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Institute of

BD Biodiversity


Functional relevance of soil fauna

The earthworm species Lumbricus terrestris feeds on organic residues at the soil surface
© Thünen-Institut/Friederike Wolfarth
The earthworm species Lumbricus terrestris feeds on organic residues at the soil surface

Functional relevance of soil fauna in agroecosystems

Various key stone species of soil fauna are often called ecosystem engineers and others are called decomposers. Such terms emphasise their functional importance in the soil environment. Depending on behaviour and adaptations, soil fauna delivers essential ecosystem services in soils under land use.

Background and Objective

Various groups of soil fauna generate soil structure which has a controlling function on soil processes like transport processes. Or they fulfil key functions in the network of transformation and turnover of organic matter. Members of the soil fauna are also important within the C and N cycles. Their role may be directly as primary or secondary decomposers like earthworm species or they operate more indirectly as catalysts of microbial activity like many collembolan species. Nematodes for instance control many knots of soil food-webs due to highly specialised species on certain food sources. Our aim is to identify, to quantify and to assess ecosystem services delivered by soil fauna with respect to different agricultural management measures under different land use systems.

Target Group

We disseminate our scientific output to the science community, to farmers and advisors as well as policy makers and the wider public.


Field studies and additional laboratory experiments has been conducted covering the following subjects: genesis, structure and function of biogenic macropore systems, physicochemical properties of cast aggregates, dynamic of organic matter in the food-web, mechanisms of ecotoxicological effects, soil fauna interactions with microorganisms and the soil matrix.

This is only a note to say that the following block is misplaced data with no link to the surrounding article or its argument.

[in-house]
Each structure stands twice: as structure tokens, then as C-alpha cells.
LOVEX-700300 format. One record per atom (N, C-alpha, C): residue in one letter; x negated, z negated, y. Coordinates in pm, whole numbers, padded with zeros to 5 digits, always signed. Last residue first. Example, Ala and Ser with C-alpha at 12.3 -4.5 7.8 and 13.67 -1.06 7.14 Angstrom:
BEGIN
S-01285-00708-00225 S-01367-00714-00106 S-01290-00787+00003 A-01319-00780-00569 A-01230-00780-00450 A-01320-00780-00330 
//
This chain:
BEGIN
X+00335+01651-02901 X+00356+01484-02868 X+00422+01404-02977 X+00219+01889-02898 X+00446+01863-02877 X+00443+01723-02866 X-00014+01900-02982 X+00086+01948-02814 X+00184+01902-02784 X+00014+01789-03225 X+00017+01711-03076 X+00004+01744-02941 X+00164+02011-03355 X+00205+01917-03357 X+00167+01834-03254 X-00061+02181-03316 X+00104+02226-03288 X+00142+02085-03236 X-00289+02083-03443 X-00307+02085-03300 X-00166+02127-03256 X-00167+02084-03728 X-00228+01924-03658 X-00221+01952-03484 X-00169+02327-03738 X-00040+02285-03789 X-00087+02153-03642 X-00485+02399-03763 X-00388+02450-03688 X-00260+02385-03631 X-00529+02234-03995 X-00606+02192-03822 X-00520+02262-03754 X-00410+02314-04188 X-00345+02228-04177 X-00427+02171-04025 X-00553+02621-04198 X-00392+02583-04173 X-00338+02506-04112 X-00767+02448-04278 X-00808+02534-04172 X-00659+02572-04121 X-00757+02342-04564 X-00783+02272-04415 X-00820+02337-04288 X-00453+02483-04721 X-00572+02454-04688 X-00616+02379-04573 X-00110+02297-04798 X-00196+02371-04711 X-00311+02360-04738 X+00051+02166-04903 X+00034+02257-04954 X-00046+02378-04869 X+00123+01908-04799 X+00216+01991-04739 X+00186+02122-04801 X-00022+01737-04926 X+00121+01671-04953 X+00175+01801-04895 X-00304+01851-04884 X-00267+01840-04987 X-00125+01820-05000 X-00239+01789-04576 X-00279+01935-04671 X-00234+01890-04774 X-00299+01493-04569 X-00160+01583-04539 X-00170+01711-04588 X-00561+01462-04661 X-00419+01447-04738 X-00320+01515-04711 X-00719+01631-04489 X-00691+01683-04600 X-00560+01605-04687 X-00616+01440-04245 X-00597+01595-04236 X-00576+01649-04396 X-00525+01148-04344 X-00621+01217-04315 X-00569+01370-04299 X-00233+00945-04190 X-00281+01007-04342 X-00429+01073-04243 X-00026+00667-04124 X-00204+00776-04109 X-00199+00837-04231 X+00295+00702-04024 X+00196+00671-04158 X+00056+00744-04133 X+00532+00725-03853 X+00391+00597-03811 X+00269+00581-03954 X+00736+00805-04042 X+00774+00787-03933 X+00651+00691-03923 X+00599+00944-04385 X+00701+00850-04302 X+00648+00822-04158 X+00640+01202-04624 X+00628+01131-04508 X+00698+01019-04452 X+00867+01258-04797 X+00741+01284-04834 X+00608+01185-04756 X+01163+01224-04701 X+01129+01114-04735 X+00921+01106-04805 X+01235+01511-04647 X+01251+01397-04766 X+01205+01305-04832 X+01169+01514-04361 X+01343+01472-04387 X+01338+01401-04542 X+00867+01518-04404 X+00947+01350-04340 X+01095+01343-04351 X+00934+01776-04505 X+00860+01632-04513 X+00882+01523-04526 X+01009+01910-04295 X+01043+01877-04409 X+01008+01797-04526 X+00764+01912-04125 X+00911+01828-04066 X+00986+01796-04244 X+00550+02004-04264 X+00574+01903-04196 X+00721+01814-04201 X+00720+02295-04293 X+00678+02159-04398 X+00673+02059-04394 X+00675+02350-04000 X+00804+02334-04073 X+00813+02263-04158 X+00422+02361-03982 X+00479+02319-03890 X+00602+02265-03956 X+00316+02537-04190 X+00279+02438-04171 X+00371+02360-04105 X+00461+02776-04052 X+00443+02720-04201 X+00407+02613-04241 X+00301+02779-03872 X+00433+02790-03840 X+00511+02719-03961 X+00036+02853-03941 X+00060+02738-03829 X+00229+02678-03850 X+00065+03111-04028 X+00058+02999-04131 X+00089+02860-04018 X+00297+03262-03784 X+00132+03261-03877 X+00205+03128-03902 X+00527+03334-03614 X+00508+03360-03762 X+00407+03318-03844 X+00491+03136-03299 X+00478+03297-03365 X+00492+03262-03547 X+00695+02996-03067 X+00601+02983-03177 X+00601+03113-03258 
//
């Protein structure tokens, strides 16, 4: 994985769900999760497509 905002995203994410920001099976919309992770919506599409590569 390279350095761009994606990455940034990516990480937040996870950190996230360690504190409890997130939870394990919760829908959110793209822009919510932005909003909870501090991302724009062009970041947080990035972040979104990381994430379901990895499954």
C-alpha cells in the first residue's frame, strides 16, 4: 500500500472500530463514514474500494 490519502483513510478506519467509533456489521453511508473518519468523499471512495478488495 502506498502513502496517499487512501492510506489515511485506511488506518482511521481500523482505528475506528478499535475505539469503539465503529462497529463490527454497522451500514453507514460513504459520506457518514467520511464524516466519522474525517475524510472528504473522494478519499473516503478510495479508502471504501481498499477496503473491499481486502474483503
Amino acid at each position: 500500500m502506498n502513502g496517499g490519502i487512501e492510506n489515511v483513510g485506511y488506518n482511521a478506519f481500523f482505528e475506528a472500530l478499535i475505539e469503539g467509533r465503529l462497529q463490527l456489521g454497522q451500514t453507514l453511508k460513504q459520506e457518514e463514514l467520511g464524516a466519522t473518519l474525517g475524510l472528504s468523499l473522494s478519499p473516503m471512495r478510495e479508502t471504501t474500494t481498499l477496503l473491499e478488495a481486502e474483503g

Preliminary Results

Our results on the functional relevance of soil fauna are published in various journals, book chapters and brochures covering the following subjects: soil structure, soil-borne pathogens, harmful substances, decomposition of crop residues, soil tillage, soil compaction, soil protection. In the long-term, arable soils may fulfil their productivity only in case their function as living space is maintained and improved.


Permanent task 8.2003 - 12.2028

More Information

Project status: ongoing


  1. 0

    Jacobs A, Schrader S, Babin D, Beylich A, Brunotte J, Dauber J, Emmerling C, Engell I, Flessa H, Hallmann J, Hommel B, Klages S, Lehmhus J, Meyer M, Meyer-Wolfarth F, Potthoff M, Runge T, Schulz-Kesting K, Tebbe CC, Capelle C van, et al (2022) Lebendige Böden - fruchtbare Böden. Bonn: Bundesanstalt für Landwirtschaft und Ernährung, 48 p

  2. 1

    Horn R, Schrader S, Mordhorst A, Fleige H, Schroeder R (2022) Soil health and biodiversity: Interactions with physical processes and functions [online]. In: Reyes-Sánchez LB, Horn R, Costantini EAC (eds) Sustainable soil management as a key to preserve soil biodiversity and stop its degradation. Vienna: International Union of Soil Sciences (IUSS), pp 314-330, zu finden in < > [zitiert am 27.06.2022]

  3. 2

    Capelle C van, Meyer-Wolfarth F, Meiners T, Schrader S (2021) Lumbricus terrestris regulating the ecosystem service/disservice balance in maize (Zea mays) cultivation. Plant Soil 462:459-475, DOI:10.1007/s11104-021-04882-4

  4. 3

    Schrader S, Capelle C van, Meyer-Wolfarth F (2020) Regenwürmer als Partner bei der Bodennutzung : Die Servicekräfte des Bodens. Biol Unserer Zeit 50(3):192-198, DOI:10.1002/biuz. 202010706

  5. 4

    Schorpp Q, Schrader S (2017) Dynamic of nematode communities in energy plant cropping systems. Eur J Soil Biol 78(1):92-101, DOI:10.1016/j.ejsobi.2016.12.002

  6. 5

    Schorpp Q, Müller AL, Schrader S, Dauber J (2016) Agrarökologisches Potential der Durchwachsenen Silphie (Silphium perfoliatum L.) aus Sicht biologischer Vielfalt. J Kulturpfl 68(12):412-422, DOI:10.1399/jfk.2016.12.12

  7. 6

    Schrader S (2016) Bodeninvertebraten sind entscheidende ökologische Leistungsträger. Agrobiodiversität 39:67-80

  8. 7

    Schorpp Q, Schrader S (2016) Earthworm functional groups respond to the perennial energy cropping system of the cup plant (Silphium perfoliatumL.). Biomass Bioenergy 87:61-68, DOI:10.1016/j.biombioe.2016.02.009

  9. 8